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Kaffi Ó-le is in the heart of the laidback centre of Reykjavik, two streets back from the eastern end of the old harbour. One of several spaces off the lobby of the new Radisson Blu 1919 hotel, it’s accessible via a broad flight of steps immediately to your left as you enter the lobby. Alternatively, it has its own door direct from the street, just to the left of the Radisson, although, as you’ll see from the photos, the steps were in the process of being finished off when we visited last week!

Inside, the space is simple, with open, clean lines and a smaller space at the back. The counter is at the back on the left, with the majority of the seating to the right and in the back room. The door brings you in on the right-hand side at the front, while you can also enter from the lobby via a wide opening in the right-hand wall, with a similar opening in the back room.

Kaffi Ó-le has two tall windows at the front to the left of the door, each with a low bench outside on the pavement and a two-person window-bar inside. The L-shaped counter has the espresso machine facing the front, while on the right-hand side, there’s more seating in the shape of three tall bar-chairs. Finally, a ten-person communal table sits opposite the counter on the right.

Access to the back room is via a broad opening on the right-hand side of the back wall. This smaller space, about one-third the size of the main room, has two three-piece suites, each consisting of a two-person sofa on the left facing a pair of armchairs on the right, a low coffee table in the middle. What look like a pair of windows and a doorway in back wall are in fact mirrors which make the space seem much bigger than it actually is.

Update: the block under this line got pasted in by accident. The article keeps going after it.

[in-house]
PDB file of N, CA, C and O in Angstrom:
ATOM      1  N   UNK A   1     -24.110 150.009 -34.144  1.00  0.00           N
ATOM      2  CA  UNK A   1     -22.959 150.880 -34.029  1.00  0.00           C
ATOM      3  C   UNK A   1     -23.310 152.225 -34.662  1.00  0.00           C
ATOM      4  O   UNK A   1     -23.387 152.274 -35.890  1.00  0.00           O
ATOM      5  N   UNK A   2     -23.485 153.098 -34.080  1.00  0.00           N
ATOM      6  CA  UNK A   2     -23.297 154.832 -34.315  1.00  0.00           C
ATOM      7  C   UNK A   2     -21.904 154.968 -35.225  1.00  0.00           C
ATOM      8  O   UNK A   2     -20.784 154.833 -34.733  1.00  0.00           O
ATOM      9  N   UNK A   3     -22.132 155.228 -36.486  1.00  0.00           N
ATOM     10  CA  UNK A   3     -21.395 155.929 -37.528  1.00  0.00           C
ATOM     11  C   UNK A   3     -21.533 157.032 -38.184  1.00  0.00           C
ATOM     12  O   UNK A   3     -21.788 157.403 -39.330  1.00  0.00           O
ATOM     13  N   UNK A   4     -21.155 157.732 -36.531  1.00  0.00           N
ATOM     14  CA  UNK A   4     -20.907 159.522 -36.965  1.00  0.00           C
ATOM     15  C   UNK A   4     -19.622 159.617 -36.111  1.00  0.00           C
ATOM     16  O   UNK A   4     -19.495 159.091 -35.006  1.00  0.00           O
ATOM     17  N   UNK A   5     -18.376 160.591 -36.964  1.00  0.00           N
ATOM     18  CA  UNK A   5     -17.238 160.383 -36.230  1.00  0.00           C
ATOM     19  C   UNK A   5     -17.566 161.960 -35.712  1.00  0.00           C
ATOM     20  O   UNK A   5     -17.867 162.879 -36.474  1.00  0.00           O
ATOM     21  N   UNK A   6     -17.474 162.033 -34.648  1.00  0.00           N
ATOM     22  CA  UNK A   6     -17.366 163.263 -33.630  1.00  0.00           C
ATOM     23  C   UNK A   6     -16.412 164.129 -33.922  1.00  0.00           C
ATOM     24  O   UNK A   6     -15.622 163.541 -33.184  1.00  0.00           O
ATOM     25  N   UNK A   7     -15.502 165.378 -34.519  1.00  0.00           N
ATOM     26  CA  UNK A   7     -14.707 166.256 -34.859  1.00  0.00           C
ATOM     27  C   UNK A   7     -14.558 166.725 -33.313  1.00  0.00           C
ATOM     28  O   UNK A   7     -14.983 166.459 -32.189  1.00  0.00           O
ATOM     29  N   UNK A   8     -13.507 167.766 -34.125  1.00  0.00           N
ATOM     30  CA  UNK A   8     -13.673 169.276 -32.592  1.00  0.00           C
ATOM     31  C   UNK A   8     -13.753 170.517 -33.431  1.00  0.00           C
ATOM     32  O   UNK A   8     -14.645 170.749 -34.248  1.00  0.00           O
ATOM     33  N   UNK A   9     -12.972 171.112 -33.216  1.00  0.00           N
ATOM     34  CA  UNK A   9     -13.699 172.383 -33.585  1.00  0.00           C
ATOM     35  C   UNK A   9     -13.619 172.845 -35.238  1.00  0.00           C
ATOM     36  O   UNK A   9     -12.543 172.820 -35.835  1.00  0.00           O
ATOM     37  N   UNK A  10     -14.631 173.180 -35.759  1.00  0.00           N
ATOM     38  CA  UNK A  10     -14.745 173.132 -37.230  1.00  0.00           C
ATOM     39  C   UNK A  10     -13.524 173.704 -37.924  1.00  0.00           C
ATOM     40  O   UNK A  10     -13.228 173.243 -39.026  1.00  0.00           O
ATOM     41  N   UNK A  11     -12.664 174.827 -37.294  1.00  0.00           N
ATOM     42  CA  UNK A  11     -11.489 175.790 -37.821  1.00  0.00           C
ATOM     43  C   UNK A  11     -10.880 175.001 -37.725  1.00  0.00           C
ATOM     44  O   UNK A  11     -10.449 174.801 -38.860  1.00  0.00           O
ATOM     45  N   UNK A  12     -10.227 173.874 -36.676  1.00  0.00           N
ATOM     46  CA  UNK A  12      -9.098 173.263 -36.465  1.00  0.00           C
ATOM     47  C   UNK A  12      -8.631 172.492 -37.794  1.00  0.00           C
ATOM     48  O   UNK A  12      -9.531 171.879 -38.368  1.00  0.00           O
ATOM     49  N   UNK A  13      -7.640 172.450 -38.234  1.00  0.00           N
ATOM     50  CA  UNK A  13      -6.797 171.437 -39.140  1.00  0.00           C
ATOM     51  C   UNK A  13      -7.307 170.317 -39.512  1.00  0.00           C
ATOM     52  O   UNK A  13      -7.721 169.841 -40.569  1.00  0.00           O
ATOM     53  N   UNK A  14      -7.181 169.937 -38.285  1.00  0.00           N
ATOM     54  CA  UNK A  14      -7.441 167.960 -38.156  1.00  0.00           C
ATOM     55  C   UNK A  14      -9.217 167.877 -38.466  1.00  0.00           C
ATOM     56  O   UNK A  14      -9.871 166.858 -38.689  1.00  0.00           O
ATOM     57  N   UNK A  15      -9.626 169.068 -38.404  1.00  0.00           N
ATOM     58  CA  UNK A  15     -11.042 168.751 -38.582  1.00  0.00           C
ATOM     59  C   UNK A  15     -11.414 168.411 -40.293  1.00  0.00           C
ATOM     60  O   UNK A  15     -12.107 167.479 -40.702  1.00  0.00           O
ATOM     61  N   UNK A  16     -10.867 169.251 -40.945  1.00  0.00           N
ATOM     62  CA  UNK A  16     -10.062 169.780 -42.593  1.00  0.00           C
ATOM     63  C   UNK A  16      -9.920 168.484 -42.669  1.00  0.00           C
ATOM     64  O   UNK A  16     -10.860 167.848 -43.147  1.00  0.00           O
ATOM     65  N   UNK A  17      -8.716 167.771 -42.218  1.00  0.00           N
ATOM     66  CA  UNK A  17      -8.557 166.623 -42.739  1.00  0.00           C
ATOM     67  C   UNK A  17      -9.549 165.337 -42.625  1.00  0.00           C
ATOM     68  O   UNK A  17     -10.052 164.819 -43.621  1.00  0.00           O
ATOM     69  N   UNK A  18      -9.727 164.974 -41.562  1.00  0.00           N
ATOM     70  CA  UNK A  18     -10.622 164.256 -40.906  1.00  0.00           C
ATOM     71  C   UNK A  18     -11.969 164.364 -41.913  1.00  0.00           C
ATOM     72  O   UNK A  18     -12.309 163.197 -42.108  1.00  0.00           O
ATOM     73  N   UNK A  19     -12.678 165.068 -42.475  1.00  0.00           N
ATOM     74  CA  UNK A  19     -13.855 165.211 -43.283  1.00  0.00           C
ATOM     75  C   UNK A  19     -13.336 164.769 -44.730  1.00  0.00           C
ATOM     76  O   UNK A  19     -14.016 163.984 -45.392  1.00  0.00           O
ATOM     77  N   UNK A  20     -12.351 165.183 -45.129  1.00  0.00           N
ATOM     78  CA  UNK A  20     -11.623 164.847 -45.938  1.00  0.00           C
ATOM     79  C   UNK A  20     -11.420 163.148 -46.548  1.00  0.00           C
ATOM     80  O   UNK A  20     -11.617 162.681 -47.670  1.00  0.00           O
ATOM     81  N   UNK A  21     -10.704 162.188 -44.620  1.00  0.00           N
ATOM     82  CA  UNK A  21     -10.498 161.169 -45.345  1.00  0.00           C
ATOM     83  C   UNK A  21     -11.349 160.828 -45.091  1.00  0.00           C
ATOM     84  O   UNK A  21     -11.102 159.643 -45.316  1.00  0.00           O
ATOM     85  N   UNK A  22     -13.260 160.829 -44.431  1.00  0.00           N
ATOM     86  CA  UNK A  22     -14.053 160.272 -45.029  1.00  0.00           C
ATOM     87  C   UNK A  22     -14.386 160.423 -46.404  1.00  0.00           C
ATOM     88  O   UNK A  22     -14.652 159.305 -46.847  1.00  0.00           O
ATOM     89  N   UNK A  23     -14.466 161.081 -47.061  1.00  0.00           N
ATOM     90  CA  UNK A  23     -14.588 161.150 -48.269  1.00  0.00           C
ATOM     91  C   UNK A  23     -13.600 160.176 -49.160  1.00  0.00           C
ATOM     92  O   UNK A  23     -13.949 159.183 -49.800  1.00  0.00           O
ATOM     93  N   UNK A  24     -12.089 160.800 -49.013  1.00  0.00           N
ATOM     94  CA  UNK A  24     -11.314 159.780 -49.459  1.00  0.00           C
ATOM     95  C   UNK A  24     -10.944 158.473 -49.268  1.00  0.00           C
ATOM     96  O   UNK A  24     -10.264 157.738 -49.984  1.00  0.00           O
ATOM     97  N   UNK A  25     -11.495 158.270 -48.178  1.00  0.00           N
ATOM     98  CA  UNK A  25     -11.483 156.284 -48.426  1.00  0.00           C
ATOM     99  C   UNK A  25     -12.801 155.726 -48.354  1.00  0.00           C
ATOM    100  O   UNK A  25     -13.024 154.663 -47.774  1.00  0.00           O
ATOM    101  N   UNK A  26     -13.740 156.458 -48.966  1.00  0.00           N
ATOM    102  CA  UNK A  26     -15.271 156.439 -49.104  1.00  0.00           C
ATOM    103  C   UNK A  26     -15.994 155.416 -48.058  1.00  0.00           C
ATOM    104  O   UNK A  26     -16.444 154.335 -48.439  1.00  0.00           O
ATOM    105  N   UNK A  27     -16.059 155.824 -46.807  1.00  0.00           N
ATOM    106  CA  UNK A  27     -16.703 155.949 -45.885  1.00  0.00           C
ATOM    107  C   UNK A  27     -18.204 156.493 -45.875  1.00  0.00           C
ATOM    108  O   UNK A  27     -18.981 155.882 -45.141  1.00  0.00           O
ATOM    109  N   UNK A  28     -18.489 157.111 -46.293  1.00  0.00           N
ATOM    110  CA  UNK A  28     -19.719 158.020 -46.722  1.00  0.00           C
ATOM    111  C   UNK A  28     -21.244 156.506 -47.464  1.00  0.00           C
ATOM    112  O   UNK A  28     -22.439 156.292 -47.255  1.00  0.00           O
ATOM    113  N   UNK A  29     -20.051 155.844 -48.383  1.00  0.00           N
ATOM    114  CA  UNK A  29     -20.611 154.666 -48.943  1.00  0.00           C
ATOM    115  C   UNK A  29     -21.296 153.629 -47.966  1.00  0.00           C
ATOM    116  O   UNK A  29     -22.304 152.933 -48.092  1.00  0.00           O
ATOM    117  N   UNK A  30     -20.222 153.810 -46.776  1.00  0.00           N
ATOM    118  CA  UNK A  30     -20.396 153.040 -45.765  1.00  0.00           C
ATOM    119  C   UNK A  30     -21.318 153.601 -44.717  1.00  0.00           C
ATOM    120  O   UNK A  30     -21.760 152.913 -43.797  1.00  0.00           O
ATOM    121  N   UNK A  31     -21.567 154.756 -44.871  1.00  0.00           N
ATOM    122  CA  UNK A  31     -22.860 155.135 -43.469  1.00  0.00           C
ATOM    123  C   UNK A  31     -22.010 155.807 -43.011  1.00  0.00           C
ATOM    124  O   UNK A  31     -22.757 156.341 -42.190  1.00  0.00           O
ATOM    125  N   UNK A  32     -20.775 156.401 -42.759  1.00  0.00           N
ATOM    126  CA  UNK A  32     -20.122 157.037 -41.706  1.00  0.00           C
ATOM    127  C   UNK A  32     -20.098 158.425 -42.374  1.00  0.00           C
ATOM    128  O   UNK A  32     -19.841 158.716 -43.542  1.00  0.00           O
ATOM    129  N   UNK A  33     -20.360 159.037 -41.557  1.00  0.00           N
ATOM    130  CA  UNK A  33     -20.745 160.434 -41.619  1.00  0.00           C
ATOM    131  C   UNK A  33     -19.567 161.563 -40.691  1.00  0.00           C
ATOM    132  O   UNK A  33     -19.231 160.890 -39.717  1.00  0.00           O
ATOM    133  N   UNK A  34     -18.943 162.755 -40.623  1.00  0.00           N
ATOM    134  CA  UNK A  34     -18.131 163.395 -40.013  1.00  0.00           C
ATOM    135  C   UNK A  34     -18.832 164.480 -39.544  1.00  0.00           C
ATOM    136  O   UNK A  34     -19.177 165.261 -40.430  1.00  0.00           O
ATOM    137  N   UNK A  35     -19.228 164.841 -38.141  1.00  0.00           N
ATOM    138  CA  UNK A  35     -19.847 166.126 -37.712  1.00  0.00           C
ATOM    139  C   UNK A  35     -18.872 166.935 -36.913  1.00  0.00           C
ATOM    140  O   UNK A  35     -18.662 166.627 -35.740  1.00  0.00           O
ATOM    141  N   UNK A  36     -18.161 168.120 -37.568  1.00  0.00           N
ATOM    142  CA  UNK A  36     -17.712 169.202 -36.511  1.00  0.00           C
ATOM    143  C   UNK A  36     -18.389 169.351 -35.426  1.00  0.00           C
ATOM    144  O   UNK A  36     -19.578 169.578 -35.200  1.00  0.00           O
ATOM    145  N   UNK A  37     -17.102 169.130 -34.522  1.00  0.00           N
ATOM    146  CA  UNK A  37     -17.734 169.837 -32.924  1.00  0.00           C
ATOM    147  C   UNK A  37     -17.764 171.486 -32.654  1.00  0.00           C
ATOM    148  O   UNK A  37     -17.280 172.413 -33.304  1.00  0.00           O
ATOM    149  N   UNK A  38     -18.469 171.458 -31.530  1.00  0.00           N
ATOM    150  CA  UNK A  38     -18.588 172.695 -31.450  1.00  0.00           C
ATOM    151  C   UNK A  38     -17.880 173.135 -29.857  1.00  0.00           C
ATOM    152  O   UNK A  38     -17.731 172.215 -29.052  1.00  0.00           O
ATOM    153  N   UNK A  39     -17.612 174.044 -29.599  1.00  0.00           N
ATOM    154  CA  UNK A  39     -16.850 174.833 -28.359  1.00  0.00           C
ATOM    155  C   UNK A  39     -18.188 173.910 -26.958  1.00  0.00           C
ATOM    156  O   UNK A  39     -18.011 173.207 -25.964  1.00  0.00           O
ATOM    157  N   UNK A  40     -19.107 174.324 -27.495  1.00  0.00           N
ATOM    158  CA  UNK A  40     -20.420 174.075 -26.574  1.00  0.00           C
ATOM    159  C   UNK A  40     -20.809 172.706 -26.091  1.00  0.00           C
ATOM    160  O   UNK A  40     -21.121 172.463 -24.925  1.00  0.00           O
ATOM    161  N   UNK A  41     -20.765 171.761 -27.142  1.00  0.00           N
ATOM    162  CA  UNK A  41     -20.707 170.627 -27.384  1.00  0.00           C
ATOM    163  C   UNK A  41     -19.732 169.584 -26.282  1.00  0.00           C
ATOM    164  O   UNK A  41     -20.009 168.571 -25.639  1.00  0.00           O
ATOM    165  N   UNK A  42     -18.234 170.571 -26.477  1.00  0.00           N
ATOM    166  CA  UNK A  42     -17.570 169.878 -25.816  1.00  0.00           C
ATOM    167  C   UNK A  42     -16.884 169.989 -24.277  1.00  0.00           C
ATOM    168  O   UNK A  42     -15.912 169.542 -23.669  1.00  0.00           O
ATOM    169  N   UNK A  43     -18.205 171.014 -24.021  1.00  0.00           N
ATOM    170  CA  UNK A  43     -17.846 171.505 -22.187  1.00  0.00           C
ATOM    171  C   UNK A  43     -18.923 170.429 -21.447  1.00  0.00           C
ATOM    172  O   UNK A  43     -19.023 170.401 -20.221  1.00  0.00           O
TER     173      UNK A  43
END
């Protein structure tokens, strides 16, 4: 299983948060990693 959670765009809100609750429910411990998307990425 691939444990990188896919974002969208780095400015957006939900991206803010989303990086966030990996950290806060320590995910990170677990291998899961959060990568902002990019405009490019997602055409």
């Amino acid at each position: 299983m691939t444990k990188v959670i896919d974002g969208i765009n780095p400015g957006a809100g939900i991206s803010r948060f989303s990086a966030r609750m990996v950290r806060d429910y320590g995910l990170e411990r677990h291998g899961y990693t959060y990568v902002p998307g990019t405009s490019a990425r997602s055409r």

Kaffi Ó-le has invested in all the latest equipment, starting with the gorgeous-looking Dalla Corte XT espresso machine, which comes with a DC One grinder. This is connected to the espresso machine, which feeds it information about how the shots are running, the grinder then automatically adjusting the grind size to compensate! The automation continues with the Tone Touch 02, which has a batch brewer on the left and an automated pour-over maker on the right, allowing a single barista to simultaneously make multiple orders.

Kaffi Ó-le currently offers four seasonal single-origins from local roaster Kaffibrugghúsið, all available as pour-over. One of these, a washed Ethiopian from the Benti Nenqa washing station in the Guji region, is currently on espresso. I had this, a well-rounded double shot with a pleasing acidity, although Amanda also got notes of violets and citrus. The tasting notes were of mango, flowers, almonds and cream, if on-line translation tools are to be believed (mangó/blóm/mandla/rjómi in the original Icelandic).

Amanda, meanwhile, had the same coffee as a pour-over through the Kalita Wave. I found it to be a very gentle, well-rounded coffee, while Amanda really enjoyed it, getting the same notes of violet and citrus, with lilac added into the mix. I also had a flat white to go later in the week, the Ethiopian combining well with the milk to produce a lovely, smooth flat white.

HAFNASTRAETI 11 • 101 REYKJAVIK • ICELAND
www.instagram.com/kaffi_o_le +354 888 2688
Monday 08:00 – 17:00 Roaster Kaffibrugghúsið (espresso + filter)
Tuesday 08:00 – 17:00 Seating Tables, Sofas, Window-bar; Benches (outside)
Wednesday 08:00 – 17:00 Food Sandwiches, Cake
Thursday 08:00 – 17:00 Service Order at Counter
Friday 08:00 – 17:00 Payment Cards + Cash
Saturday 08:00 – 17:00 Wifi Free
Sunday 08:00 – 17:00 Power Yes
Chain No Visits 26th, 31st July 2021

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  1. Pingback: Travels with my Coffee: Iceland 2021 | Brian's Coffee Spot